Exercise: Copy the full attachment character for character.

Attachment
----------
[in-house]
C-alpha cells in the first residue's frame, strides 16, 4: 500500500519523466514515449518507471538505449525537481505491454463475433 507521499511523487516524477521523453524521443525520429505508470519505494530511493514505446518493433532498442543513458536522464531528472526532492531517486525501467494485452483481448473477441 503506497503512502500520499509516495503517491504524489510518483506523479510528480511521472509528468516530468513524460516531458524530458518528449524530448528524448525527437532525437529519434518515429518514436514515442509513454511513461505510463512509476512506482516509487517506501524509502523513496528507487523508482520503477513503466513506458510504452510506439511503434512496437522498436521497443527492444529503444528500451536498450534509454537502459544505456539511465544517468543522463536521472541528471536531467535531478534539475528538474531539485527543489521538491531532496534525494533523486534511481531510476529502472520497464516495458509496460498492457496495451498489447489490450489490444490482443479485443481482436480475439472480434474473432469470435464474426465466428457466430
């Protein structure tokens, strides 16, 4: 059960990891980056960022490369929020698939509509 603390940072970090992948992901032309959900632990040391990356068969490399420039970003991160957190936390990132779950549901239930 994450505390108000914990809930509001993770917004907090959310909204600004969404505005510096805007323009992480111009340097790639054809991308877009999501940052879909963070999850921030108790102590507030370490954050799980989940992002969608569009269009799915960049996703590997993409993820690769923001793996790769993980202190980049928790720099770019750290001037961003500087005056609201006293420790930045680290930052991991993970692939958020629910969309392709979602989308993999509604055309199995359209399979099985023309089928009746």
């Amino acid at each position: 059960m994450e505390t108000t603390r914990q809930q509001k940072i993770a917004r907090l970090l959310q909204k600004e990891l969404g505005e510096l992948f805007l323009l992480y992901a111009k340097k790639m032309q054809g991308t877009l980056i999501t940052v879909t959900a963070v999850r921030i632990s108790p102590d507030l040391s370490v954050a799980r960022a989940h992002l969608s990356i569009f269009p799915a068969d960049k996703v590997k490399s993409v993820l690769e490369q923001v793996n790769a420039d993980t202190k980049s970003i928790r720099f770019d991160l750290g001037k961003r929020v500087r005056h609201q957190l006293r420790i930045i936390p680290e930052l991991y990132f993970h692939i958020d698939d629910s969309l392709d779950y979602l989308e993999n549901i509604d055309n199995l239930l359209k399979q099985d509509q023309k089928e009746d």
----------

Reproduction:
[in-house]
C-alpha cells in the first residue's frame, strides 16, 4: 500500500519523466514515449518507471538505449525537481505491454463475433 507521499511523487516524477521523453524521443525520429505508470519505494530511493514505446518493433532498442543513458536522464531528472526532492531517486525501467494485452483481448473477441 503506497503512502500520499509516495503517491504524489510518483506523479510528480511521472509528468516530468513524460516531458524530458518528449524530448528524448525527437532525437529519434518515429518514436514515442509513454511513461505510463512509476512506482516509487517506501524509502523513496528507487523508482520503477513503466513506458510504452510506439511503434512496437522498436521497443527492444529503444528500451536498450534509454537502459544505456539511465544517468543522463536521472541528471536531467535531478534539475528538474531539485527543489521538491531532496534525494533523486534511481531510476529502472520497464516495458509496460498492457496495451498489447489490450489490444490482443479485443481482436480475439472480434474473432469470435464474426465466428457466430
């Protein structure tokens, strides 16, 4: 059960990891980056960022490369929020698939509509 603390940072970090992948992901032309959900632990040391990356068969490399420039970003991160957190936390990132779950549901239930 994450505390108000914990809930509001993770917004907090959310909204600004969404505005510096805007323009992480111009340097790639054809991308877009999501940052879909963070999850921030108790102590507030370490954050799980989940992002969608569009269009799915960049996703590997993409993820690769923001793996790769993980202190980049928790720099770019750290001037961003500087005056609201006293420790930045680290930052991991993970692939958020629910969309392709979602989308993999509604055309199995359209399979099985023309089928009746």
């Amino acid at each position: 059960m994450e505390t108000t603390r914990q809930q509001k940072i993770a917004r907090l970090l959310q909204k600004e990891l969404g505005e510096l992948f805007l323009l992480y992901a111009k340097k790639m032309q054809g991308t877009l980056i999501t940052v879909t959900a963070v999850r921030i632990s108790p102590d507030l040391s370490v954050a799980r960022a989940h992002l969608s990356i569009f269009p799915a068969d960049k996703v590997k490399s993409v993820l690769e490369q923001v793996n790769a420039d993980t202190k980049s970003i928790r720099f770019d991160l750290g001037k961003r929020v500087r005056h609201q957190l006293r420790i930045i936390p680290e930052l991991y990132f993970h692939i958020d698939d629910s969309l392709d779950y979602l989308e993999n549901i509604d055309n199995l239930l359209k399979q099985d509509q023309k089928e009746d």